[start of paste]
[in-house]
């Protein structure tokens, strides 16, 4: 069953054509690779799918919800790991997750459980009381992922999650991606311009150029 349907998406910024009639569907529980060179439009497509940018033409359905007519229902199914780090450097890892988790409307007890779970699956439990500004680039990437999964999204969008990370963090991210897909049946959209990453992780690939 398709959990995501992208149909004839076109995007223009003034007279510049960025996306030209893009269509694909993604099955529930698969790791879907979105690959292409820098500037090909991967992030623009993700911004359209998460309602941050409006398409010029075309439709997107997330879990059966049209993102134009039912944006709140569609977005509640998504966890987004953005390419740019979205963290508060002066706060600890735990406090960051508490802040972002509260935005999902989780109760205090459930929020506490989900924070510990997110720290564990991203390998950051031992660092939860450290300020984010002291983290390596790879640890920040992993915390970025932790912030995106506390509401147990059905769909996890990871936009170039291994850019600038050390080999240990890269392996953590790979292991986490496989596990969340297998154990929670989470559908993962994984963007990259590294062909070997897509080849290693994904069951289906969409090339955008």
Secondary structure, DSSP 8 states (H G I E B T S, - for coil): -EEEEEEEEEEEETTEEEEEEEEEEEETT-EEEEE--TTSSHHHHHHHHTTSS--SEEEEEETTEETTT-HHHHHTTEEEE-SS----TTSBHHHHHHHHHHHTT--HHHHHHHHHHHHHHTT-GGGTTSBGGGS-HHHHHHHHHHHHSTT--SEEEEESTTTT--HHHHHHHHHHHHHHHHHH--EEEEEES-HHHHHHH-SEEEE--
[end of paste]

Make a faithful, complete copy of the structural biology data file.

[in-house]
């Protein structure tokens, strides 16, 4: 069953054509690779799918919800790991997750459980009381992922999650991606311009150029 349907998406910024009639569907529980060179439009497509940018033409359905007519229902199914780090450097890892988790409307007890779970699956439990500004680039990437999964999204969008990370963090991210897909049946959209990453992780690939 398709959990995501992208149909004839076109995007223009003034007279510049960025996306030209893009269509694909993604099955529930698969790791879907979105690959292409820098500037090909991967992030623009993700911004359209998460309602941050409006398409010029075309439709997107997330879990059966049209993102134009039912944006709140569609977005509640998504966890987004953005390419740019979205963290508060002066706060600890735990406090960051508490802040972002509260935005999902989780109760205090459930929020506490989900924070510990997110720290564990991203390998950051031992660092939860450290300020984010002291983290390596790879640890920040992993915390970025932790912030995106506390509401147990059905769909996890990871936009170039291994850019600038050390080999240990890269392996953590790979292991986490496989596990969340297998154990929670989470559908993962994984963007990259590294062909070997897509080849290693994904069951289906969409090339955008």
Secondary structure, DSSP 8 states (H G I E B T S, - for coil): -EEEEEEEEEEEETTEEEEEEEEEEEETT-EEEEE--TTSSHHHHHHHHTTSS--SEEEEEETTEETTT-HHHHHTTEEEE-SS----TTSBHHHHHHHHHHHTT--HHHHHHHHHHHHHHTT-GGGTTSBGGGS-HHHHHHHHHHHHSTT--SEEEEESTTTT--HHHHHHHHHHHHHHHHHH--EEEEEES-HHHHHHH-SEEEE--